The majority of blood flow is redirected back towards the internal organs now

The majority of blood flow is redirected back towards

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to the whole body not just to the vital organs. The majority of blood flow is redirected back towards the internal organs now that the muscles do not need most of the blood for activation. Rather the internal organs require blood flow so that they can return to homeostatic functioning. Airways in lungs constrict back to normal state transporting oxygen optimally to all cells. Palms and skin are no longer sweaty as blood vessels dilate. 2.4 The meninges and cerebrospinal fluid Considering the indispensability of the CNS to both basic and higher level functions of the body, not only is the brain protected by the cranium and the spinal cord protected by the vertebrae, further mechanisms have developed in order to offer enhanced protection. In addition to bone, the CNS is surrounded by the meninges and cerebrospinal fluid. The meninges refer to three layers of fibrous membranes that encompass the CNS and therefore function to protect the brain and spinal cord. The outer most layer of the meninges is called the dura mater, the middle layer is called the arachnoid mater and the inner most layer, the pia mater (McCaffrey, 2015). 2.4.1 The dura mater In Latin, ‘dura’ means hard and ‘mater’ means mother, so if taken literally it means ‘hard mother’ referring to both the protective and nourishing nature of this layer The dura mater is the thick, yet flexible, outermost meningeal layer located just inside the cranial bones and also lines the spinal canal. The resiliency of this layer protects the brain from displacement and functions to connect the meninges to the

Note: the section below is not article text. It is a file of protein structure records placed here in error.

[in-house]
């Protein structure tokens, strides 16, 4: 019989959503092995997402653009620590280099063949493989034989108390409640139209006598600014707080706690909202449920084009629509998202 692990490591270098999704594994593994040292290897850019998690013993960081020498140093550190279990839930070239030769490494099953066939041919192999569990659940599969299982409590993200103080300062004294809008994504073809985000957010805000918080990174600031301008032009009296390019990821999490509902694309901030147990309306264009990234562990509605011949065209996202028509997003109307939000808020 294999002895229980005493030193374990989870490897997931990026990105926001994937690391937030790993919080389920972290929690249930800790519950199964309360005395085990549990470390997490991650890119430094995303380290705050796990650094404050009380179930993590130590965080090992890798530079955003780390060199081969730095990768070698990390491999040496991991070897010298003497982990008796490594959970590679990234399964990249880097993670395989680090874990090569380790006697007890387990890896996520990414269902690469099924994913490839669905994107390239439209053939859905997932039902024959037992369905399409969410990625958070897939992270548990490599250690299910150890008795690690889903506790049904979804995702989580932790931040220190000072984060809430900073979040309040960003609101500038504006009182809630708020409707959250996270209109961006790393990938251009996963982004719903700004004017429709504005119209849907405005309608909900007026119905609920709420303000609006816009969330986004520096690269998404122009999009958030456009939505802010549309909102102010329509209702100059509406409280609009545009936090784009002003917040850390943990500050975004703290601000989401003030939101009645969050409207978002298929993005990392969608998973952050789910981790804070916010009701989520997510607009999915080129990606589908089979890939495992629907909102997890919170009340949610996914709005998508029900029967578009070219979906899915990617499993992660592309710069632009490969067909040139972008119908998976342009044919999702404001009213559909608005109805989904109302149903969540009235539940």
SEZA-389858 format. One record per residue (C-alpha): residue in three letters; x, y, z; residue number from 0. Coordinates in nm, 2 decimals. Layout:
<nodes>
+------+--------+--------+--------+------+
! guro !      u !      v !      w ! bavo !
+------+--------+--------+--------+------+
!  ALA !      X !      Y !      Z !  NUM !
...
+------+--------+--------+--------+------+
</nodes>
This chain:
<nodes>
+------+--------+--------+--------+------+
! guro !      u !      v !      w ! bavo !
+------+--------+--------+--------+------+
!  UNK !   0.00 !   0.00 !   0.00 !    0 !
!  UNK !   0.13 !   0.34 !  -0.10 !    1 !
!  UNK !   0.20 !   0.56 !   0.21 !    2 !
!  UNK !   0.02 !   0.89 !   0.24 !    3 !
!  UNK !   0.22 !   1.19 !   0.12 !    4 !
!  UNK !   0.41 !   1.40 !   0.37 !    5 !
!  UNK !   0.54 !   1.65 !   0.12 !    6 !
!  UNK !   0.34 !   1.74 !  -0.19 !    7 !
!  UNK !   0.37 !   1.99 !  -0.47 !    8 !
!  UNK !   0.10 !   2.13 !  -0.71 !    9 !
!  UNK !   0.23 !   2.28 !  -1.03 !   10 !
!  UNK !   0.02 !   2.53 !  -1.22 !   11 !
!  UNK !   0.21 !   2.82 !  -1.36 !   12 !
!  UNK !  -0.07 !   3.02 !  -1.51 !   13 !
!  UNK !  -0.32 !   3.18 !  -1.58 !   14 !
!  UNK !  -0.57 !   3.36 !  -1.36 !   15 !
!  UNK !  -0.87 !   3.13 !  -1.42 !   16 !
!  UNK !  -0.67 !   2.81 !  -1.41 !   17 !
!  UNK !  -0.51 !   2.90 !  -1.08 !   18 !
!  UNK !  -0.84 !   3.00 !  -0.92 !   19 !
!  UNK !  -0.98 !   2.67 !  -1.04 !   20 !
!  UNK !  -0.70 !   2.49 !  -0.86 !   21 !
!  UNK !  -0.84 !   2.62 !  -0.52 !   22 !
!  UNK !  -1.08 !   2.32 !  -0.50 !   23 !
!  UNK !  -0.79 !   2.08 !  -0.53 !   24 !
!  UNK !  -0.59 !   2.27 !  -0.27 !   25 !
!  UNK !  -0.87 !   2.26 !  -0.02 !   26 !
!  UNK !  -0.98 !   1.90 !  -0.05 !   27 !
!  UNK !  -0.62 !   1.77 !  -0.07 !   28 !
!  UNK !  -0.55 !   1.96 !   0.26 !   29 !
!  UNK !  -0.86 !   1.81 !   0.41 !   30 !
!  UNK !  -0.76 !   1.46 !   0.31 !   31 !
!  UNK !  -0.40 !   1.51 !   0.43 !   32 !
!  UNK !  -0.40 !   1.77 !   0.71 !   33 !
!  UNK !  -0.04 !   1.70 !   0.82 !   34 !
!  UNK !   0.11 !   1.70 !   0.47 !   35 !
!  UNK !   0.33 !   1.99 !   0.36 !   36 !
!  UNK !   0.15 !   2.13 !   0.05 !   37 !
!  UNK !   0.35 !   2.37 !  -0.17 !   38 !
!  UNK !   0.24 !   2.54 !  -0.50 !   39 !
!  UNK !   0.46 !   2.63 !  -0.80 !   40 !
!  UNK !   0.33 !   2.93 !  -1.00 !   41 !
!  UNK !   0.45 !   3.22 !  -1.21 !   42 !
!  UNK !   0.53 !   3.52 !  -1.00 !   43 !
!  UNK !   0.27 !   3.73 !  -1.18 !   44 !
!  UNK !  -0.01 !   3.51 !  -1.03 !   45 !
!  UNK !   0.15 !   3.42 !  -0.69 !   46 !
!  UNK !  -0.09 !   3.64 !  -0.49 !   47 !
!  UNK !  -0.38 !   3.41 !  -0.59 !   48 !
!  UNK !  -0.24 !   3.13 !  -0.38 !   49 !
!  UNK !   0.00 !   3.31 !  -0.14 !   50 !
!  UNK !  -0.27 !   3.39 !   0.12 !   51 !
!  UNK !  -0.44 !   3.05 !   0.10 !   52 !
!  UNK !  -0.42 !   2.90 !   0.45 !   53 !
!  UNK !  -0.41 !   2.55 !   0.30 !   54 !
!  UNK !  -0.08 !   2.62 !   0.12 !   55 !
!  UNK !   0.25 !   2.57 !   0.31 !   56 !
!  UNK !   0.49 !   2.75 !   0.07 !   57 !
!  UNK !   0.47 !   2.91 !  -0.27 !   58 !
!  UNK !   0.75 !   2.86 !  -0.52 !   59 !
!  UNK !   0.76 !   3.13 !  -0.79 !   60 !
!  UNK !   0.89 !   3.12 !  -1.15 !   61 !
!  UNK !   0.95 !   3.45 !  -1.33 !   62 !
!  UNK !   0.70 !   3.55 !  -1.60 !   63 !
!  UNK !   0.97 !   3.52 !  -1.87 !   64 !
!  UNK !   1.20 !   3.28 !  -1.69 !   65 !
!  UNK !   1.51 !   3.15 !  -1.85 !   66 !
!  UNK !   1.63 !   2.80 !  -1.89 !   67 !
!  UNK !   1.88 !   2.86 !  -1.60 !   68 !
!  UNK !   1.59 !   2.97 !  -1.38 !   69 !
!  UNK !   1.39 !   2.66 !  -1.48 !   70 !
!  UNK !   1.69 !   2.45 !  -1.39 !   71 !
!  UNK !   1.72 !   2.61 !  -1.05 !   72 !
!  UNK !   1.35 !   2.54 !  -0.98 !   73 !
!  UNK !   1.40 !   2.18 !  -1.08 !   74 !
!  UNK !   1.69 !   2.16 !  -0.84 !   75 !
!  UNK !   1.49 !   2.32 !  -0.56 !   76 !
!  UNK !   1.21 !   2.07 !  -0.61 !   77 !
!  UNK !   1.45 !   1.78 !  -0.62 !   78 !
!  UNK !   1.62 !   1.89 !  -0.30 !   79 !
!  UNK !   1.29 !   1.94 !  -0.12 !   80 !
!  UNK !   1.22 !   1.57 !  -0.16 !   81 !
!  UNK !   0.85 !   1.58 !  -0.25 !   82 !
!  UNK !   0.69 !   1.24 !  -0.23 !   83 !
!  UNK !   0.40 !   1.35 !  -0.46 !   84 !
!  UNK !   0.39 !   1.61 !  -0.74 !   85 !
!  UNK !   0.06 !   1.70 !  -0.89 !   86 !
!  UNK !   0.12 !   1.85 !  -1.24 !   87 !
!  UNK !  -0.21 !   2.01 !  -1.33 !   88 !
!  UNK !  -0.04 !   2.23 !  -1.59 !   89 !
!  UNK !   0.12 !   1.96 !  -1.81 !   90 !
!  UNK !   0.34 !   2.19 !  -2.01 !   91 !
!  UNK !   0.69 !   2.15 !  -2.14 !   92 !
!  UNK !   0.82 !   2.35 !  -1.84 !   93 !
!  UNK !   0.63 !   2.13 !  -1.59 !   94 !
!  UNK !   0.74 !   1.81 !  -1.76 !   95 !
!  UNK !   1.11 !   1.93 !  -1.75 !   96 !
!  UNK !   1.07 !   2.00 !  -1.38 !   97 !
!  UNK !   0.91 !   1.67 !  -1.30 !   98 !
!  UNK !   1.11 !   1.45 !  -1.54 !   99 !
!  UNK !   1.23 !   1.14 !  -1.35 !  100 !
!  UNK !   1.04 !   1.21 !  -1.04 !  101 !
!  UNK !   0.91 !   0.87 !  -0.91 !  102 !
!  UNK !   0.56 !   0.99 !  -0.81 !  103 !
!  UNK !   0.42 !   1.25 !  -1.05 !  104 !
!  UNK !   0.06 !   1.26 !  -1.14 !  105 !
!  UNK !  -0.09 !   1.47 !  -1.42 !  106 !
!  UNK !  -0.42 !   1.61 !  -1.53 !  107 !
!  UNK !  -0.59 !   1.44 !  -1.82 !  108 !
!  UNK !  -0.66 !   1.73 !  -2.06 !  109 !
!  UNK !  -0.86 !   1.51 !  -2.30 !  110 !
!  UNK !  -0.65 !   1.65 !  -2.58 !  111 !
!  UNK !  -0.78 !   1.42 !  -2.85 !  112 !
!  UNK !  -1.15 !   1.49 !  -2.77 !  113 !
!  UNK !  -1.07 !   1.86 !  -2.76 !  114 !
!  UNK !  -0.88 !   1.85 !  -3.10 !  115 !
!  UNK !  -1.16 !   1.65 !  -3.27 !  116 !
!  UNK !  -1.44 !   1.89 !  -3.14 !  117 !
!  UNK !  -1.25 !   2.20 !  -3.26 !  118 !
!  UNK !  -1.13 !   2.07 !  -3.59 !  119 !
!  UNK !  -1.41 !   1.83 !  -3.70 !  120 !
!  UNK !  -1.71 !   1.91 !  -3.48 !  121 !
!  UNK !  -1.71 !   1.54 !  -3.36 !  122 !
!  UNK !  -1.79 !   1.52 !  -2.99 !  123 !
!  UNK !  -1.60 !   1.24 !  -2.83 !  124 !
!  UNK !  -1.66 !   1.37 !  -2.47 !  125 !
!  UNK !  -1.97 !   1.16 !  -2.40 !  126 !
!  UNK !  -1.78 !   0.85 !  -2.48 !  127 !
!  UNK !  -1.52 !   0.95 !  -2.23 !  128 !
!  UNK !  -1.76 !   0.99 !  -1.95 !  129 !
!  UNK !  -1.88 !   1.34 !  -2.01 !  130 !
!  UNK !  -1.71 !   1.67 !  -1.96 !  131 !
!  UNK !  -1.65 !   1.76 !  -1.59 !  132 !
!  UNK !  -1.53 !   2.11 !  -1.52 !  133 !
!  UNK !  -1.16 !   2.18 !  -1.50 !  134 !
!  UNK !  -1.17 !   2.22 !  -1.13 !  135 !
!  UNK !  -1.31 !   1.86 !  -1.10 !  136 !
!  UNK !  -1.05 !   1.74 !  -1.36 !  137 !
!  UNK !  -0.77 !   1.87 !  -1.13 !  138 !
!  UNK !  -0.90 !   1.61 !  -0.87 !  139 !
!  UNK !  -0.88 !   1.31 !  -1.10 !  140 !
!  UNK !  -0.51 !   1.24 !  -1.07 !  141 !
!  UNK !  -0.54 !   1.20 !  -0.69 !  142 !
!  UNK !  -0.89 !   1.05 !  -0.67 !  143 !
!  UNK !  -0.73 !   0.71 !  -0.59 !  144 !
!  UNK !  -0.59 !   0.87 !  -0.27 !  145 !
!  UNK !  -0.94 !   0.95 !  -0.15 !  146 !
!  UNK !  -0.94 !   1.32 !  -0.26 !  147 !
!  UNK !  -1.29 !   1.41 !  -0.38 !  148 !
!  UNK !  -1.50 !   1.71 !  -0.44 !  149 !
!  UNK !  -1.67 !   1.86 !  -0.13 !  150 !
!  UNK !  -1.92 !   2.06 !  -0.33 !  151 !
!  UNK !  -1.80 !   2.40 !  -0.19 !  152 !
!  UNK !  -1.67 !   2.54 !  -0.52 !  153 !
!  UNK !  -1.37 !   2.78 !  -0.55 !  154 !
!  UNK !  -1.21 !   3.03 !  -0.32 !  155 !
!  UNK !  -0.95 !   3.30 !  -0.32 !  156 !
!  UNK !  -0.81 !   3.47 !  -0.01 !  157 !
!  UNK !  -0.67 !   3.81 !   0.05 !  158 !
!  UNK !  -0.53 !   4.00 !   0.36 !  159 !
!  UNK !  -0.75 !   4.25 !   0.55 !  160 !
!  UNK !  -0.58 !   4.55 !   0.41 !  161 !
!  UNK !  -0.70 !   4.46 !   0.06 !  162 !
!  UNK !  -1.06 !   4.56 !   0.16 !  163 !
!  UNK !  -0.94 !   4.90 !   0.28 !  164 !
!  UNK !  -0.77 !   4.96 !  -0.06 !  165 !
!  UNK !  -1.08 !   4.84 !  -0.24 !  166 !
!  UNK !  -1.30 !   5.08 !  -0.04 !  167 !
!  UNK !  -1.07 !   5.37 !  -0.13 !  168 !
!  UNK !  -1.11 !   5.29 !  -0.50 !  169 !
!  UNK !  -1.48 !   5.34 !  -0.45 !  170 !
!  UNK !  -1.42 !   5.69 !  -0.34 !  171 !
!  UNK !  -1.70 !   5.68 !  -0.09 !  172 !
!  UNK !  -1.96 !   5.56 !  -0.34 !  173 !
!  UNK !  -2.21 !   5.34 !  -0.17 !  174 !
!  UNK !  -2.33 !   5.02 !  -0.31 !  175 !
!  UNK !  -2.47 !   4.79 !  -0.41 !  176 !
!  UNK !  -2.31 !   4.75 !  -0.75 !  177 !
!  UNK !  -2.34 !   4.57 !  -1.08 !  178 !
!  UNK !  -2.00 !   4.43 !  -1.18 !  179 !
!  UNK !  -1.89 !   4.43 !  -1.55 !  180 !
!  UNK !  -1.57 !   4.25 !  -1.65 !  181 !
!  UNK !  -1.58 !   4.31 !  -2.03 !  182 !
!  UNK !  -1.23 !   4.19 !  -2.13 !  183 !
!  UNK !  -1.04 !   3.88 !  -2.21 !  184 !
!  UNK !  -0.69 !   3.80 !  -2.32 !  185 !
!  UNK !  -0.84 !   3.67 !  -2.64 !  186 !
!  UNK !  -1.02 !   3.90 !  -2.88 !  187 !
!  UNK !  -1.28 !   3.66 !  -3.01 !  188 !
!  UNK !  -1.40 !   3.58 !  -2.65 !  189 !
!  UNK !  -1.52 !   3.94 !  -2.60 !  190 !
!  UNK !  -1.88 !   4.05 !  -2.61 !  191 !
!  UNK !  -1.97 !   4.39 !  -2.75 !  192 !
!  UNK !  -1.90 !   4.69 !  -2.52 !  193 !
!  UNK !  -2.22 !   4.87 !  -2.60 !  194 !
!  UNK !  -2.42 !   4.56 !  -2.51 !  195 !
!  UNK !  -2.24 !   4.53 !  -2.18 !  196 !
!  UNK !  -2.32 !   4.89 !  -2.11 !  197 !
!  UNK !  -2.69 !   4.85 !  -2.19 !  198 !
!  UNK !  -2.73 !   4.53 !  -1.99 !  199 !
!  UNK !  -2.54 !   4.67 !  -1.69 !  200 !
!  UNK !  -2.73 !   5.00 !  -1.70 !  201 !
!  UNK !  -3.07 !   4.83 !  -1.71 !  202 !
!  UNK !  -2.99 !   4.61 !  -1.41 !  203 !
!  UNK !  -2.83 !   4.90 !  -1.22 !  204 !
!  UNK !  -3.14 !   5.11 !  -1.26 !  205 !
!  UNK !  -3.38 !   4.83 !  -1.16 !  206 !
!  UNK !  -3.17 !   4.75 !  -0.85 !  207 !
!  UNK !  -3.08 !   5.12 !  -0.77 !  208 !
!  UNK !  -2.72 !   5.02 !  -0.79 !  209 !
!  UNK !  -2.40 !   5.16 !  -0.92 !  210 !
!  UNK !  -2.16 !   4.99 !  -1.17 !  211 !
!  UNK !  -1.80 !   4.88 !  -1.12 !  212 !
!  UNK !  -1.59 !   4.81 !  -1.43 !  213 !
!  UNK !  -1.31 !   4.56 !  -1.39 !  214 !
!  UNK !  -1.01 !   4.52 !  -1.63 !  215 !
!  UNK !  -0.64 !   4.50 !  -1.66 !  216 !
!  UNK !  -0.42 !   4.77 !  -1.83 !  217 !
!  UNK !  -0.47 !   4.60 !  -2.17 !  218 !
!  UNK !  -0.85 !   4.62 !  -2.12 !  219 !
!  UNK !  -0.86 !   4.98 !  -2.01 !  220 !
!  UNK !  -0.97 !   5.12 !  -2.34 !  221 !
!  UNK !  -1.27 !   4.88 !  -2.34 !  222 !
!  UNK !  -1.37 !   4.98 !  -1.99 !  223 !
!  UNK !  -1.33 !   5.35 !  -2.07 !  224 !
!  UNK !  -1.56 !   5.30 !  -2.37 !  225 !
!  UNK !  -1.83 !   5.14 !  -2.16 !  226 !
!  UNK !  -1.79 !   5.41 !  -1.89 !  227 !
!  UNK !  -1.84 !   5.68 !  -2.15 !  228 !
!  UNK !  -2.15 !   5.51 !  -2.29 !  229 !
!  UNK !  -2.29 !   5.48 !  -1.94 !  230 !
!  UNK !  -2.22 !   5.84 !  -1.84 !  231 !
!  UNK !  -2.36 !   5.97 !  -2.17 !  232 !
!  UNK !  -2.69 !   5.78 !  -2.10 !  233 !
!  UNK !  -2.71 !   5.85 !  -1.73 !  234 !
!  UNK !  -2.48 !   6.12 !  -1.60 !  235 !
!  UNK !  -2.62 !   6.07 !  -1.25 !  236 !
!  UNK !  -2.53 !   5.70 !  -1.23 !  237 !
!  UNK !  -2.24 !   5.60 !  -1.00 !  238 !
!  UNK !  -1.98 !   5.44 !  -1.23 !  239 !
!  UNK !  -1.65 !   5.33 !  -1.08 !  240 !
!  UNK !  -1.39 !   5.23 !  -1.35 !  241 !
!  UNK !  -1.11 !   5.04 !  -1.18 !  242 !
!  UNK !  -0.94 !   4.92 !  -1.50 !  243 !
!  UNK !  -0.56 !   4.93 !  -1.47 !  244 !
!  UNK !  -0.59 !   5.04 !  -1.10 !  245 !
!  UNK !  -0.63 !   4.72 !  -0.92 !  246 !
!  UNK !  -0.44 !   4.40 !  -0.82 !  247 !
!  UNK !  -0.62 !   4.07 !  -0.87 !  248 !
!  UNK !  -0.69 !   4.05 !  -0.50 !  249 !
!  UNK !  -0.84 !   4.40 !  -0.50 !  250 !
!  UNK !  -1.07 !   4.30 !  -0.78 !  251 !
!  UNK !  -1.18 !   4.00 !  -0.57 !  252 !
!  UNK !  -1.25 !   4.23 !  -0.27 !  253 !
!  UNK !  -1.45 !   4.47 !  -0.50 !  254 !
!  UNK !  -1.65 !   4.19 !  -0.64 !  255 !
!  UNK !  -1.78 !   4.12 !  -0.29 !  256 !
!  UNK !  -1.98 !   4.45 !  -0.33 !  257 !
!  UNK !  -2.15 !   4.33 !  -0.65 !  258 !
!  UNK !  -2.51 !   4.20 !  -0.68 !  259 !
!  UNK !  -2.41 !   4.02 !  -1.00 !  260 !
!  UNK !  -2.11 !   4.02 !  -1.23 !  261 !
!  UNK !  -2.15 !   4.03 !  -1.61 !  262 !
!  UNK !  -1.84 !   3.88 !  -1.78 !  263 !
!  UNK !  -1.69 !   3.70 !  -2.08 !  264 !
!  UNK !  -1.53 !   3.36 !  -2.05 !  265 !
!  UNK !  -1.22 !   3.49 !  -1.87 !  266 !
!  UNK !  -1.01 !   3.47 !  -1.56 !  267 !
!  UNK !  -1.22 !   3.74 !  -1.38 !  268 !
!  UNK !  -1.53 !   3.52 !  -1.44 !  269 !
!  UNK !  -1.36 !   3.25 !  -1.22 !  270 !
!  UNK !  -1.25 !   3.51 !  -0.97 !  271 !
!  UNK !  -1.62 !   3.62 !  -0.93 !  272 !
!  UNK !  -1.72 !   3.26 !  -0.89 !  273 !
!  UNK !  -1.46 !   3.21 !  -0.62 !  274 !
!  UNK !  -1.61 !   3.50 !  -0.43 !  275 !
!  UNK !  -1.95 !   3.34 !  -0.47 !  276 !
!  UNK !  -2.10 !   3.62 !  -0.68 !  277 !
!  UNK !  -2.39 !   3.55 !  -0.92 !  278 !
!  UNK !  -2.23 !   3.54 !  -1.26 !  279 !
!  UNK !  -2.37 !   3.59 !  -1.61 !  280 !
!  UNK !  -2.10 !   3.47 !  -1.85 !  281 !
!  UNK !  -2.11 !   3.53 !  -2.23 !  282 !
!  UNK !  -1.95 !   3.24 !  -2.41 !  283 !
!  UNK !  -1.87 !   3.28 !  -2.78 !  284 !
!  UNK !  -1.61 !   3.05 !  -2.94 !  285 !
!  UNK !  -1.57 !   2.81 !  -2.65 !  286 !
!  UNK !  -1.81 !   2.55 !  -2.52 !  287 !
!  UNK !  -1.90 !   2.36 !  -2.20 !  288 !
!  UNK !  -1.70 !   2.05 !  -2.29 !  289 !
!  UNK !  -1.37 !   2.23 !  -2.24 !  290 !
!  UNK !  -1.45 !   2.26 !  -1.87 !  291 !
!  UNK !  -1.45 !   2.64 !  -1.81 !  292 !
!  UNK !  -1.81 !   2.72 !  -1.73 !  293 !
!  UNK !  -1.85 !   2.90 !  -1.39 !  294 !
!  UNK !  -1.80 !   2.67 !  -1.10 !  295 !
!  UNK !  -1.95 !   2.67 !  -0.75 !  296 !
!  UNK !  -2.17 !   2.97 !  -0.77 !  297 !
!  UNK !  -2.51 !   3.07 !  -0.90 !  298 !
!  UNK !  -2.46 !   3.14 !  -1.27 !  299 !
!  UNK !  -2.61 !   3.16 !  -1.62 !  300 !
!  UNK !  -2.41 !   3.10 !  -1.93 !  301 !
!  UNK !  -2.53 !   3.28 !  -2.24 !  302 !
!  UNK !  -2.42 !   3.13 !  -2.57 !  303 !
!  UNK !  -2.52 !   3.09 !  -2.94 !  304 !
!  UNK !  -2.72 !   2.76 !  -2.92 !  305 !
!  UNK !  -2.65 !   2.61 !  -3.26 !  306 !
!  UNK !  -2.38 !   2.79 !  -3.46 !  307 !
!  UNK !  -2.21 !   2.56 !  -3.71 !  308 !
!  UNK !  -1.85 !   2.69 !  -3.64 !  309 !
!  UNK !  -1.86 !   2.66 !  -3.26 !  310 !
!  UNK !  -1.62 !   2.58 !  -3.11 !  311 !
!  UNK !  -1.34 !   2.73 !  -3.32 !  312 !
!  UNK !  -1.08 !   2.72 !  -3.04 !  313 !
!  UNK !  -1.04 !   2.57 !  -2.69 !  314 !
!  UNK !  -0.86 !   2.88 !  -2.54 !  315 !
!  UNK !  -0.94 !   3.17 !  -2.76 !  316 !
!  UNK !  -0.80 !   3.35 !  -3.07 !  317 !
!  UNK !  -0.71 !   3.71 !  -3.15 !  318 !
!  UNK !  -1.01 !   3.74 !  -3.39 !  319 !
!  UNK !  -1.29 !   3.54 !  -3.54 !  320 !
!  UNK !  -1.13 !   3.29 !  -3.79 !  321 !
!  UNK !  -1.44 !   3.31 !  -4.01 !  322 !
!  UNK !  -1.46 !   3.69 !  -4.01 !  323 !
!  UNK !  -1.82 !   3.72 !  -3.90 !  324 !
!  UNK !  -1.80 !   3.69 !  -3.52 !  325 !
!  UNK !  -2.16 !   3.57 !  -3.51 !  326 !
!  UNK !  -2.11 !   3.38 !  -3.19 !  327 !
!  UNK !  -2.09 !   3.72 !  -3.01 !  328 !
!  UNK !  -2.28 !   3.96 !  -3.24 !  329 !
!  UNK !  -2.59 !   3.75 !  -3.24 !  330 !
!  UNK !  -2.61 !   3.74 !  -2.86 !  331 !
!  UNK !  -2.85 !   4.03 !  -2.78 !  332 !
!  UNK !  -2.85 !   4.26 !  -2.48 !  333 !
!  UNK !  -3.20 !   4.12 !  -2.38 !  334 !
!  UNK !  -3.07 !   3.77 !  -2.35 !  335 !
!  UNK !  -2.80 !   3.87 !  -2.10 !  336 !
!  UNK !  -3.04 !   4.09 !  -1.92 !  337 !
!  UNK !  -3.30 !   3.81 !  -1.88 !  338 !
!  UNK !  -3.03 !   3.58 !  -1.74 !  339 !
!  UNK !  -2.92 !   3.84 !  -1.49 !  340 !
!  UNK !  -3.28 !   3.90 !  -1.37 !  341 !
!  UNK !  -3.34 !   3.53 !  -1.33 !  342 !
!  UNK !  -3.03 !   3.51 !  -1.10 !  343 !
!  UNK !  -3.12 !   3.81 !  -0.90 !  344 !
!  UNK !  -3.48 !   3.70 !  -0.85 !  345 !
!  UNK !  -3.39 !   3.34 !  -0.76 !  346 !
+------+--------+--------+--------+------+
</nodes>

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cranium. The dura mater can be further subdivided into two layers: an outer layer known as the endocranium, or periosteal layer, and a deeper inner layer referred to as the inner meningeal layer (Clark, 2005: 189). At some points in the cranium the inner and outer layers of the dura mater separate from one another forming a cavity, called the dural sinuses. The dural sinuses permit blood flow, transporting deoxygenated venous blood which has provided oxygen and nutrients to the brain, and returning it back to the cardiovascular system (Applegate, 2011: 179). 2.4.2 The arachnoid mater The arachnoid layer is attached to the inner most layer, the pia mater, by arachnoid trabeculae which have a spider web like appearance, hence the name for this meningeal layer. The space under the arachnoid mater, the subarachnoid space, is filled with cerebrospinal fluid and contains blood vessels (Applegate, 2011: 179) which ultimately join and stabilise the arachnoid mater to the pia mater. The arachnoid layer is important as it provides a space through which cerebrospinal fluid can circulate and is also necessary for the absorption of the cerebrospinal fluid back into the bloodstream. 2.4.3 The pia mater The delicate pia mater is the inner most layer of the meninges and is in direct contact with the neural tissues of the brain and spinal cord. The pia mater acts as an intermediary between the neurons of the CNS and the cerebrospinal fluid, preventing their direct contact (Clark, 2005: 189).
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